But pretty good is all it managed. Though Len Wiseman’s reworking of Philip K. Dick’s story (and the 1990 Paul Verhoeven/Arnold Schwarzenegger film that was extrapolated from it) comes up with stunning visuals and a truly grand scale, it runs out of both excitement and sense in the final half-hour. At that point, it downshifts from innovative sci-fi thriller to standard action tale. More’s the pity. Still, for longer than you imagine, this is an exciting and unexpected ride.
Colin Farrell plays Doug Quaid, a laborer on a future version of Earth, post-chemical warfare cataclysm. The only habitable places left on the planet are Great Britain (now known as the United British Federation) and Australia, known as the Colony. Somehow, scientists and engineers have connected the two via a tunnel straight through the planet. The transport that carries laborers from the Colony to UBF is known as the Fall.
Doug lives a humdrum life in a squalid Colony apartment with his wife Lori (Kate Beckinsale) and dreams of having adventures that seem impossible on his salary. So he walks into a company called Rekall, which promises to implant memories of experiences he’s never actually had. It’s cheaper than the real thing, after all.
But, after selecting “secret agent” as his implanted memory, something goes wrong; his memory is already someone else’s, he’s told, so he can’t have the implant– and then the cops break in and all hell breaks loose. Suddenly Doug is on the run from the police – and when he goes home to his wife, she tries to kill him, too.
It’s a classic Dick theme: that reality may not be what it seems. In Doug’s case, he makes his escape and gets to UBF, but finds himself being chased again, this time on an elevated highway system of fast-moving hover cars. He’s rescued by a beautiful woman named Melina (Jessica Biel), about whom he’s been having dreams.
Doug finds that all sorts of people know him as someone other than Quaid – and that he is a key component in the struggle for power between the despotic chancellor Cohaagen (Bryan Cranston) and Mathias (Bill Nighy), the leader of a group of insurgents from the Colony.
When Wiseman just has to keep his players in motion, with Farrell and Biel on the run from Beckinsale and her robot cops, this movie soars. That’s particularly true in a breath-taking sequence involving fast-moving, free-ranging elevator cars that move both horizontally and vertically. These black cubes are alternately life-threatening and life-saving – but you have to be fast enough to figure out which, and in three dimensions.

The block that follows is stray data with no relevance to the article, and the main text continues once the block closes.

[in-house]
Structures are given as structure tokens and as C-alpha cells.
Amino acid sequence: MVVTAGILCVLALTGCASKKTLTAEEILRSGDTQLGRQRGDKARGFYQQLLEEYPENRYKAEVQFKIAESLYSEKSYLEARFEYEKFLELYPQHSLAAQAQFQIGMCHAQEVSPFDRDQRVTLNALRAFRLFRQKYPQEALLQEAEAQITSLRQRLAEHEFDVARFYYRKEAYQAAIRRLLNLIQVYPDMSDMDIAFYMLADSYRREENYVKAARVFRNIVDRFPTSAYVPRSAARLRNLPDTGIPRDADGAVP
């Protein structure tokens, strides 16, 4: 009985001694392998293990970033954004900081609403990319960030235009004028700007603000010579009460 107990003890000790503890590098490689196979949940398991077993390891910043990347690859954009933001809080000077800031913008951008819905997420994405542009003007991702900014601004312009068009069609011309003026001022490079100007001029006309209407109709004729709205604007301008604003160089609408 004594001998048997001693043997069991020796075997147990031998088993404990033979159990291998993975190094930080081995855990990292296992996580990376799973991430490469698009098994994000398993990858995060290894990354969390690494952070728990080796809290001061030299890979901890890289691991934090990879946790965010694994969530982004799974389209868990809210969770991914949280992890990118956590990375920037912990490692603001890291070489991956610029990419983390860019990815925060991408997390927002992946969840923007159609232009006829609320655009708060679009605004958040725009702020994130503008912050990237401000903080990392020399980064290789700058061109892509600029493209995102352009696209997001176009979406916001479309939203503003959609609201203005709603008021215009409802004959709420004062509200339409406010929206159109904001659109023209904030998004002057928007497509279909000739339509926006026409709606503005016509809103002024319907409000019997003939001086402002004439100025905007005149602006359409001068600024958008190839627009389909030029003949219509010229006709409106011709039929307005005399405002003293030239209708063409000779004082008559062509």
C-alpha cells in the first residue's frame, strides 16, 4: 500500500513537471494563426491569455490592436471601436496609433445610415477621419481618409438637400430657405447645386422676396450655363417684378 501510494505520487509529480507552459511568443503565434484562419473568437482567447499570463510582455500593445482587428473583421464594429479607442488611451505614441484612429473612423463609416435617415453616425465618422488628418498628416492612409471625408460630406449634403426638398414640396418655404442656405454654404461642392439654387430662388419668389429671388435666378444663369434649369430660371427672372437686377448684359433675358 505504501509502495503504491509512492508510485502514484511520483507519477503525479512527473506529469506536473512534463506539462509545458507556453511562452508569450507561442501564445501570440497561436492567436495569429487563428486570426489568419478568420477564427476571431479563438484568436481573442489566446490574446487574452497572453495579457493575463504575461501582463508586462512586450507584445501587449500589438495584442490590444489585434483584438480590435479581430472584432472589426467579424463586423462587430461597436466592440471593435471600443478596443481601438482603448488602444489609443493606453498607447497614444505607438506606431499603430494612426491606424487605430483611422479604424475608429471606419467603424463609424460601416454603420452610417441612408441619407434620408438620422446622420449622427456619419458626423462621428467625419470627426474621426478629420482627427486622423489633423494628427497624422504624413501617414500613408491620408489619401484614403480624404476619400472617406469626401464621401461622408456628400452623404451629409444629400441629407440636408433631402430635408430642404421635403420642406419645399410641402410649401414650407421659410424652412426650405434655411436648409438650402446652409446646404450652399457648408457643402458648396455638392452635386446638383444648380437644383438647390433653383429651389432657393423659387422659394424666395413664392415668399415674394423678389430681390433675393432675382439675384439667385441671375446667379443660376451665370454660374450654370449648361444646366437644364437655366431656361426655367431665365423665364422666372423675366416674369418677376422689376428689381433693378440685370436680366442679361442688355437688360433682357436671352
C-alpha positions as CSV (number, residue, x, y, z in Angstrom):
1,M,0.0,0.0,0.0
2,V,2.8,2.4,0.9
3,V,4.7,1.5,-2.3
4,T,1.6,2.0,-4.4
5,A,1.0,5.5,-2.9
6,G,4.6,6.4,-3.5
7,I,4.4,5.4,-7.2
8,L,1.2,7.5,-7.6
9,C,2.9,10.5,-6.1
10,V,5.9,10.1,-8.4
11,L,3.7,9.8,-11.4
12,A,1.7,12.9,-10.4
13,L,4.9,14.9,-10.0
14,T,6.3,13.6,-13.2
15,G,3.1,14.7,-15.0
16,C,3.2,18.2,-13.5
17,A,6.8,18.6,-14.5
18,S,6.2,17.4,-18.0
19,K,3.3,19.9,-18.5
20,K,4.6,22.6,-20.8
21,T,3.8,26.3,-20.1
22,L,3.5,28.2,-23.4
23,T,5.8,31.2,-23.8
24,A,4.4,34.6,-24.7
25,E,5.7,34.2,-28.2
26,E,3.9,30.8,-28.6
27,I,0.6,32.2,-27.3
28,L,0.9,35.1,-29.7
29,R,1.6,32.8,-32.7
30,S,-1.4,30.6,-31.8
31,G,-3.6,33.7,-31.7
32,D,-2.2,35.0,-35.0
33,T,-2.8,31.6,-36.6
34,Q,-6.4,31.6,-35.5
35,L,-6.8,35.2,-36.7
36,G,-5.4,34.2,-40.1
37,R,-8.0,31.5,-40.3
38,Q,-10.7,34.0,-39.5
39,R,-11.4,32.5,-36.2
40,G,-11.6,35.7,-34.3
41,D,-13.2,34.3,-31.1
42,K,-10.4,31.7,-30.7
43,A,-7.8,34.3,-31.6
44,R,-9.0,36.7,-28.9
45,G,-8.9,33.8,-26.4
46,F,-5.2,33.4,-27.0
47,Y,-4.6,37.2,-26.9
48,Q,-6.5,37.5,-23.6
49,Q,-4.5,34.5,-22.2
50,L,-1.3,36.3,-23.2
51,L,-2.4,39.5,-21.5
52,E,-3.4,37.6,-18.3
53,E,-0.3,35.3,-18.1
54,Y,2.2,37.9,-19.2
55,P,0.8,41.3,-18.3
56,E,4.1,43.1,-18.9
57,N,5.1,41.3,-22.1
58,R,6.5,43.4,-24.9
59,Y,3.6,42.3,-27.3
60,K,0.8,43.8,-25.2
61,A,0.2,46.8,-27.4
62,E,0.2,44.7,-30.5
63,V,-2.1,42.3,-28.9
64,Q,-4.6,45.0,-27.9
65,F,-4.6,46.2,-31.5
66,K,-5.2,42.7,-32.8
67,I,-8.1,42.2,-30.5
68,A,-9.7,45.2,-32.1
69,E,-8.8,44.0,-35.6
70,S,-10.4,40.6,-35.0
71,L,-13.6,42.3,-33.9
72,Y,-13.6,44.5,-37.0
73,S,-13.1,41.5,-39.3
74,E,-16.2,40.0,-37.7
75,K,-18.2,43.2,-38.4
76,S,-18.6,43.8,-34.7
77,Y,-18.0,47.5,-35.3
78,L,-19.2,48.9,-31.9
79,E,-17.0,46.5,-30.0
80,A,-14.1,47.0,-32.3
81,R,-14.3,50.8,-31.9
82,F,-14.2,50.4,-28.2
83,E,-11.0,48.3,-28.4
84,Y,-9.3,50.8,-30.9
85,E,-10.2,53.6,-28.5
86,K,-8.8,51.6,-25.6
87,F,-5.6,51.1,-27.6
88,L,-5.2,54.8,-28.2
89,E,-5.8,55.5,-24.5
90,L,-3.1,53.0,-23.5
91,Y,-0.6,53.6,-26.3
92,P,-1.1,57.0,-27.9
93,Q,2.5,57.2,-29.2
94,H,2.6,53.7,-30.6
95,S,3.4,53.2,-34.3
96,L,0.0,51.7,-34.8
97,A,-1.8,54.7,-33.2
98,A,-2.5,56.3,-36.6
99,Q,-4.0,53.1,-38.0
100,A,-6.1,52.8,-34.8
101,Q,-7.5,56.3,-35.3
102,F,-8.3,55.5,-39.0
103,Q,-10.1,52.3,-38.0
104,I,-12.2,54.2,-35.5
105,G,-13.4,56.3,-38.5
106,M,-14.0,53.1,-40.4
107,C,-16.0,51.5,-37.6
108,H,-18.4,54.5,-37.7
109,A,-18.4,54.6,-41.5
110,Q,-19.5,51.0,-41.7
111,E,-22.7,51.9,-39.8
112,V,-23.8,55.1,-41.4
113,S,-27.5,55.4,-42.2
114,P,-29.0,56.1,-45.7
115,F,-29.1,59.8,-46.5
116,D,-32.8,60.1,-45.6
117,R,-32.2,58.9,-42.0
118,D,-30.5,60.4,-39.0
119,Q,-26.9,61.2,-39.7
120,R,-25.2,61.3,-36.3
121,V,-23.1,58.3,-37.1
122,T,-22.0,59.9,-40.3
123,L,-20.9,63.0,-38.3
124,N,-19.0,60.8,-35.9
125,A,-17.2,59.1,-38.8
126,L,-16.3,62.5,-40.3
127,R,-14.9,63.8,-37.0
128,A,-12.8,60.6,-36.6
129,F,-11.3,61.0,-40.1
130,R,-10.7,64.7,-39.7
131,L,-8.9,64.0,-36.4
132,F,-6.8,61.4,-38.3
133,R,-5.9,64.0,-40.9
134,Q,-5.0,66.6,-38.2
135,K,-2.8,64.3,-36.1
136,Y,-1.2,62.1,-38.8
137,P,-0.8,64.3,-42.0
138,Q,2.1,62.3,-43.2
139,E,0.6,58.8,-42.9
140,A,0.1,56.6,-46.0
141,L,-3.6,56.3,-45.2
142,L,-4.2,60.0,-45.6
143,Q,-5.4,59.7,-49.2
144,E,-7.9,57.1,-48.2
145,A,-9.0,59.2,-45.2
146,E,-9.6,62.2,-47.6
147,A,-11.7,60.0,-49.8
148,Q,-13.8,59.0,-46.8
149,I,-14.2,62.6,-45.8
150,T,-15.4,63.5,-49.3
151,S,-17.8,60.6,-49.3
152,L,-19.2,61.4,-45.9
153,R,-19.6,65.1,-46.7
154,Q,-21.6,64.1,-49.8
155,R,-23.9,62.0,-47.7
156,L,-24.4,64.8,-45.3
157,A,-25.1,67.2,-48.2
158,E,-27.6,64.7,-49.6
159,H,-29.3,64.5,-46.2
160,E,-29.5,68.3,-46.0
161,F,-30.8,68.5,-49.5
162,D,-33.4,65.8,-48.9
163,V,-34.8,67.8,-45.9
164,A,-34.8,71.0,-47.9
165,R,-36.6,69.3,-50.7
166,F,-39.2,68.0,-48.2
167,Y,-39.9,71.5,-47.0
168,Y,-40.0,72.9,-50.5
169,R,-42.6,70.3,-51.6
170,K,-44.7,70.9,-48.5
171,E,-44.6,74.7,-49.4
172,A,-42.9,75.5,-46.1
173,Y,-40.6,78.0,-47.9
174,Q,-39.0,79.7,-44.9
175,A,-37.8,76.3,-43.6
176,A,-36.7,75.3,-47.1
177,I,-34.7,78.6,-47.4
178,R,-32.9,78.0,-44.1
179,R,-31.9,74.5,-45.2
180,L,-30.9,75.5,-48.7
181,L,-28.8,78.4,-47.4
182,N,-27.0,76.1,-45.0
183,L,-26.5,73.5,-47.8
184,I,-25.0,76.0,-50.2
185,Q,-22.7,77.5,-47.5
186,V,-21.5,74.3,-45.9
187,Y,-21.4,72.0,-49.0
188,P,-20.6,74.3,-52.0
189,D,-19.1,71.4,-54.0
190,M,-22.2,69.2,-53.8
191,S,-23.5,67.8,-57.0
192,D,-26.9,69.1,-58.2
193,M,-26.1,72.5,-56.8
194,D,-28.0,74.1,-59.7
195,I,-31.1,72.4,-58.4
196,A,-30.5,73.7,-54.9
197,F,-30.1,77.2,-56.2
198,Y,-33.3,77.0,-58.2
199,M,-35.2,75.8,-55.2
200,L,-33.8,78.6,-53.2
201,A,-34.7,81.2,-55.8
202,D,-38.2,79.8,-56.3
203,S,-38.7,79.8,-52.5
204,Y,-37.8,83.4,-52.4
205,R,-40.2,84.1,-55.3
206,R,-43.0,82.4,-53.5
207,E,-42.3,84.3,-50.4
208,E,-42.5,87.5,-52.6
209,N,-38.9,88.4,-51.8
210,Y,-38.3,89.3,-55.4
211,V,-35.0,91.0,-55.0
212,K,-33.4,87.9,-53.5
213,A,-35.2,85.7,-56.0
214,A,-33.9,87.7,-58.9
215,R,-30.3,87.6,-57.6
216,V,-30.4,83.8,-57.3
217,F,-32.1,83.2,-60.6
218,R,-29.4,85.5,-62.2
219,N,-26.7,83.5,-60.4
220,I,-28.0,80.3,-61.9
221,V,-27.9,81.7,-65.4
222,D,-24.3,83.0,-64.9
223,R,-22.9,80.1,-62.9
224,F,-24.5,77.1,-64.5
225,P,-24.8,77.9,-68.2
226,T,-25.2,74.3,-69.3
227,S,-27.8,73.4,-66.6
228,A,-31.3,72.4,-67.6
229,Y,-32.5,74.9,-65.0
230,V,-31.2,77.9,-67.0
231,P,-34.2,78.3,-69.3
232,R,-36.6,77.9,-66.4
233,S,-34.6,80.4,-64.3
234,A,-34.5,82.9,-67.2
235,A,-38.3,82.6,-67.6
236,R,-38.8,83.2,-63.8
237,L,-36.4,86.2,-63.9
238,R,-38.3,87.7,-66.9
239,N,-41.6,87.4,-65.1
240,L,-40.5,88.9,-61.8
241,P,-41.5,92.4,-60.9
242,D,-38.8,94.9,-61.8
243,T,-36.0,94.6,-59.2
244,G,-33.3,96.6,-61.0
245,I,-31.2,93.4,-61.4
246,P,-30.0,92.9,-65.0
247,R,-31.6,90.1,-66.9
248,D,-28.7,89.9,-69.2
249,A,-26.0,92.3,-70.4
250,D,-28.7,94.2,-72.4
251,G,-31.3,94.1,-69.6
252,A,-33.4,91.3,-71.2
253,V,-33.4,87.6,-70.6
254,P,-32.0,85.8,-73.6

On the other hand, when writers Kurt Wimmer and Mark Bomback (working from the original script by Ronald Shusett, Dan O’Bannon and Gary Goldman) have to explain what actually is at stake, things go a bit fuzzy. As Cohaagen’s motives becomes clear, it seems a bit small – and not particularly sensible, given the resources he’s throwing into it. Instead of peeling back the layers to find a plot that’s more complex than you imagined, the movie ultimately seems much less imaginative than you’d hope.
The production design is spectacular, a blend of the “Blade Runner” landscape, by way of that planet, Coruscant, where the Jedi council meets, in “The Phantom Menace.” Production designer Patrick Tatopoulos imagined a future that manages to look new and used at the same time, depending on which part of the planet you visit.
Still, while the acting is all serviceable and real, the accents are troublesome. Though this is all set in what was England and Australia, somehow everyone speaks with an American accent – except Beckinsale, who reverts to British tones once she reveals her true identity. It’s particularly annoying when Bill Nighy speaks; his normally plummy tones are rendered high-pitched and nasal when pronouncing American vowels.
So chalk “Total Recall” up as an improvement on the original, a film I remember liking quite a bit when I first reviewed it but found unutterably corny and stilted when I saw it again recently (Rialto Pictures is rereleasing it on Aug. 10).
But “Total Recall” starts out well enough that it can’t help but disappoint when it falls into the rut of standard action for its final 30 minutes.Print This Post